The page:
Chapter 13 Bankruptcy
Chapter 13 bankruptcy (also known as “the wage earner’s plan” or “rehabilitation bankruptcy”) allows you to create a 3 to 5 year repayment plan based on future earnings to pay off all or part of your debts to creditors. Chapter 13 is an ideal form or relief for some of the following situations:
You are on hamster wheel of credit card payments
The most common scenarios I see is ordinary people with unsecured debt which would include mainly credit cards and unsecured loans. They are the following cycle: (1) they get paid and use their paycheck to pay all the bills including the minimums on the credit card payments: (2) after those payments they have no money left in their account; and (3) they then continue to use the cards for everyday items. Under this cycle the credit cards balances go up over time and the interest really adds up. Eventually they hit the wall where the credit cards are maxed out and they can’t afford to live and make the payments. This is is where Chapter 13 comes in because it gets you off that cycle. You’ll pay what you can afford to pay back to your creditors with no worry about interest. Under the Chapter 13 you move back to a cash based system for all your other bills.
A Chapter 13 filing puts an automatic stay in place. The automatic stay is a bar on all collection activity (including a foreclosure). The Chapter 13 then allows you put together a “plan.” This plan accounts for mortgage arrears. Thus, what you are behind on the mortgage is rolled into a payment over 36 to 60 months.
Stopping Repossession and/or Reducing Your Car Payment
Chapter 13 stops repossession because of the automatic stay. It even goes a step further in Texas. In Texas, the lender cannot sell the car for 10 days after it is taken. So if you file before the 10 day period you can even get the car back and put it into your Bankruptcy Plan.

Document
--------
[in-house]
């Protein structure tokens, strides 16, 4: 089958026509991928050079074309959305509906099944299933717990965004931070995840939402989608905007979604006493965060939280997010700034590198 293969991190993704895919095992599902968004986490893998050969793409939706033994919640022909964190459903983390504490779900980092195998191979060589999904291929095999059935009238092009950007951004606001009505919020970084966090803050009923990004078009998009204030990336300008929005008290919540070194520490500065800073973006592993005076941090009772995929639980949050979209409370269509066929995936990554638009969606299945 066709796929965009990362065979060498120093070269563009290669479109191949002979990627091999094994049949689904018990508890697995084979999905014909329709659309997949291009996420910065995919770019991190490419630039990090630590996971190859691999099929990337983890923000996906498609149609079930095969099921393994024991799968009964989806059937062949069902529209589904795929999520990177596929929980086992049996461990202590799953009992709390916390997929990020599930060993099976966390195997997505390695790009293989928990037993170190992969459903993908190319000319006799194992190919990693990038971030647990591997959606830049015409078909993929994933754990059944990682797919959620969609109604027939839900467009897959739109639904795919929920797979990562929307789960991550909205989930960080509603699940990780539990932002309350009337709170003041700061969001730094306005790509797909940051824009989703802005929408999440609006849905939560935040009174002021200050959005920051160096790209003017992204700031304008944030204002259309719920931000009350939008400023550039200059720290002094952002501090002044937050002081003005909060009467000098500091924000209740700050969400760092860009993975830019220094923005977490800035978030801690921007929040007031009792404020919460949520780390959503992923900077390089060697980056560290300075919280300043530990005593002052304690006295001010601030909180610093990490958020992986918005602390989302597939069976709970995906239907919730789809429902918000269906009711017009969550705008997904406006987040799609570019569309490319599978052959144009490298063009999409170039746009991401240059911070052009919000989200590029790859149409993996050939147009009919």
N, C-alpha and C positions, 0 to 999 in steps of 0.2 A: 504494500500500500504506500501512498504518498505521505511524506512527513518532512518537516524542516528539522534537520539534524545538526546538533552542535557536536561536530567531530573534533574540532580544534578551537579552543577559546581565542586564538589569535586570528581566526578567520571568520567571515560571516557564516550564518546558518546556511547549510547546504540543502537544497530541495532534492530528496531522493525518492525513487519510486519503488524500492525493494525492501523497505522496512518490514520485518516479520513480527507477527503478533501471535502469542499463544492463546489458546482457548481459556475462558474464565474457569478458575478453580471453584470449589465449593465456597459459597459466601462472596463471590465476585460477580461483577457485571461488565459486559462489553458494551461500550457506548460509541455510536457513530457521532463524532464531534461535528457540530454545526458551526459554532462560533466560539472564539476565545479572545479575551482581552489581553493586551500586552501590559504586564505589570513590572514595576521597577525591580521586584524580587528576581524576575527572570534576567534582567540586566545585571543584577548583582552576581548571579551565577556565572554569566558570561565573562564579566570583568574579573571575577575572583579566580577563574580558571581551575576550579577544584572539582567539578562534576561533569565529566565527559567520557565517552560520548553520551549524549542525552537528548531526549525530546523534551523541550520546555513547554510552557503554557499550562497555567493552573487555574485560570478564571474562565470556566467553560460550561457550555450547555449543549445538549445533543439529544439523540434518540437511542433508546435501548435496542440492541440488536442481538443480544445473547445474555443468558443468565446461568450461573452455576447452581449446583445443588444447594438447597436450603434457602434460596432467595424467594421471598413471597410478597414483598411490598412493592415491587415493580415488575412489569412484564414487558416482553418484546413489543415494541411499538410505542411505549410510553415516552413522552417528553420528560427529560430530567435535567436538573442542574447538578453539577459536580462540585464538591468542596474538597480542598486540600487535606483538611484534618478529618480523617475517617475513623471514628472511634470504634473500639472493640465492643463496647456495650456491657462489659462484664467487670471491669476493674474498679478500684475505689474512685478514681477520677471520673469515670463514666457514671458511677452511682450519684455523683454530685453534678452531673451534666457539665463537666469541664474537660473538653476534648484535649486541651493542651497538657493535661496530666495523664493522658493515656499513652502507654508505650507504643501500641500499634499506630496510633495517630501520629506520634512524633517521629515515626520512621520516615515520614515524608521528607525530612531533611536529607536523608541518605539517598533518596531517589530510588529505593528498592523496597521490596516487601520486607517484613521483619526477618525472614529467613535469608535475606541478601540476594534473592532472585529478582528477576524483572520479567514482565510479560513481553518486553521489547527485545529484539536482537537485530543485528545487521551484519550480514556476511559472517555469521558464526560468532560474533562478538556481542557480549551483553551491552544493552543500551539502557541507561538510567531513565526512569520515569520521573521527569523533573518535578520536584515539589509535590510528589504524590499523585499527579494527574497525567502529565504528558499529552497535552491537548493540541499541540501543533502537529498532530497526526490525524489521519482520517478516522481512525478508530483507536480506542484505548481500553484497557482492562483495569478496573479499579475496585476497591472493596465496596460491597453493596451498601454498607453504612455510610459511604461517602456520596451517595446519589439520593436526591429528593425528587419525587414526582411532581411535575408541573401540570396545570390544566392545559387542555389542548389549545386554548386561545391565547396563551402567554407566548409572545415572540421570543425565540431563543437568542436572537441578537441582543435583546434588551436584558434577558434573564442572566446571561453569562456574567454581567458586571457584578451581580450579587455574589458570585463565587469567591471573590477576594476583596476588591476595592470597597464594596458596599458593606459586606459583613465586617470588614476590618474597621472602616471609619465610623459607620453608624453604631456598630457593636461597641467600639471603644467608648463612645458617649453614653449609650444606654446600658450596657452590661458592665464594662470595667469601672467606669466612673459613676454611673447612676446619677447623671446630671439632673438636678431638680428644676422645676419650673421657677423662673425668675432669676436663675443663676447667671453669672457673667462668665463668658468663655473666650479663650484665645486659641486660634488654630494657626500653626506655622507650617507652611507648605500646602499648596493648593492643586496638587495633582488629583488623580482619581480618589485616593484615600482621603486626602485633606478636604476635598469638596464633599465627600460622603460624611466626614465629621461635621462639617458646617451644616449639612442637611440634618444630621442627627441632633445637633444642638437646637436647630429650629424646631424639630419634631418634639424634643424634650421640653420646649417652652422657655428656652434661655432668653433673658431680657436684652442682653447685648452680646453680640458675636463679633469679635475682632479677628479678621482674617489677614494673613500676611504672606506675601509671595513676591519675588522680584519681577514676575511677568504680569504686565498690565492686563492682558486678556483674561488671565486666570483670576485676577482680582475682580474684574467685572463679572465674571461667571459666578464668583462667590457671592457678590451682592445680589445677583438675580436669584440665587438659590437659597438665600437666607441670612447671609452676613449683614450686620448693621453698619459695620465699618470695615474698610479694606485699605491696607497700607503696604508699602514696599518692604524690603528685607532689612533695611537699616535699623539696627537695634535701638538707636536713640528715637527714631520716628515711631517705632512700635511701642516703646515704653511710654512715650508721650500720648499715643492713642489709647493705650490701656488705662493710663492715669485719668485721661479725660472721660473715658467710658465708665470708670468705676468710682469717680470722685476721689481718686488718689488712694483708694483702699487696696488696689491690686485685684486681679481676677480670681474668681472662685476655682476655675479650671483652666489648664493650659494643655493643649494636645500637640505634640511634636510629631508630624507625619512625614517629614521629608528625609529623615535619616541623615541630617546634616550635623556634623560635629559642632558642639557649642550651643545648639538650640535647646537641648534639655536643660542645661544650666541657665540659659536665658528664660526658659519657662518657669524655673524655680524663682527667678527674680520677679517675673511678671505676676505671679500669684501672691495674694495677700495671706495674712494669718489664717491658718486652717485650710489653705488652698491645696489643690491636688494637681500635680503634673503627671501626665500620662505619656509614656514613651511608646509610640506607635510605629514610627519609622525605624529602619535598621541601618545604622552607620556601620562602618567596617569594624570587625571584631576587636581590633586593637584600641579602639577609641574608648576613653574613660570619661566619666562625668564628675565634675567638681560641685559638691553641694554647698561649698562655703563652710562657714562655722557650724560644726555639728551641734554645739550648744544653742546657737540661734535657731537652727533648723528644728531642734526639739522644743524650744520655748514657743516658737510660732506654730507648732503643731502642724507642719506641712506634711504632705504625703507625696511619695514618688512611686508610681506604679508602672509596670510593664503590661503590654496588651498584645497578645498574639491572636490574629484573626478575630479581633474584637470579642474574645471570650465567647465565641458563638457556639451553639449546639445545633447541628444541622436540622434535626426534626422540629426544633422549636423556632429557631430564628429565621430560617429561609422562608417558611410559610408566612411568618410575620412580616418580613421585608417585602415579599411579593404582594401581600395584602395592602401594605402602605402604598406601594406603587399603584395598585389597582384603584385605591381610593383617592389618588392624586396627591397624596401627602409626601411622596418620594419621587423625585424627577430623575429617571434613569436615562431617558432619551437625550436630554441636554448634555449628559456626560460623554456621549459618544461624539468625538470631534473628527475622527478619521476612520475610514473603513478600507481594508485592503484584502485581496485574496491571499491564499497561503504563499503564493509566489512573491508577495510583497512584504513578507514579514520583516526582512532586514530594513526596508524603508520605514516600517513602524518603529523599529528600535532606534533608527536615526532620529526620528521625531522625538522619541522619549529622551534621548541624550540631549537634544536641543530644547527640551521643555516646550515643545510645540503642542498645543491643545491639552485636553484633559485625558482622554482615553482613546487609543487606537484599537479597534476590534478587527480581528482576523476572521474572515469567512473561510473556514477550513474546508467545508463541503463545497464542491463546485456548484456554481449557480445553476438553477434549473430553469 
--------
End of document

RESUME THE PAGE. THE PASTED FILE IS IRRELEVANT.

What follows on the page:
Chapter 13 allows you to also reduce your car payment in the plan in the following ways: (1) interest rate is reduced (currently the rate it is at about 5.75%; and (2) you can pay what the value of your car is right now vs. what you owe on it. This 2nd part is called a cram down and is only applicable if your car is over 2 1/2 years old from when you purchased it.
Owing the IRS
IRS debt can be discharged in limited situations by a Bankruptcy filing. However, the portion of debt that cannot be discharged is called a priority debt. This debt must be paid back in a Chapter 13 filing. It is generally cheaper to throw your debt into a Chapter 13 plan because you don’t have to pay interest and penalties in the Chapter 13 filing.
If you have a tax lien then you can also “cram down” the value of your lien in the same way as you can cram down your car above.
Who You Hire Does Matter
I would say the attorney you hire matters more in a Chapter 13 vs. a Chapter 7. Chapter 7’s are generally more straightforward than a Chapter 7 due to their not being a Plano involved. Chapter 13’s are more difficult and easier to “mess up” so to speak. There are a lot of moving parts in terms of dealing with the trustee on a plan payment and dealing with individual creditors on issues such as: interest rate, adequate protection, and value of their claim. At Collins & Arnove we routinely see cases from other attorneys who give into the creditors or trustee’s on these issues when they could fight for a better outcome for their client.
Call us at 817-888-8210 or press the contact us links to find out if Chapter 13 is right for you.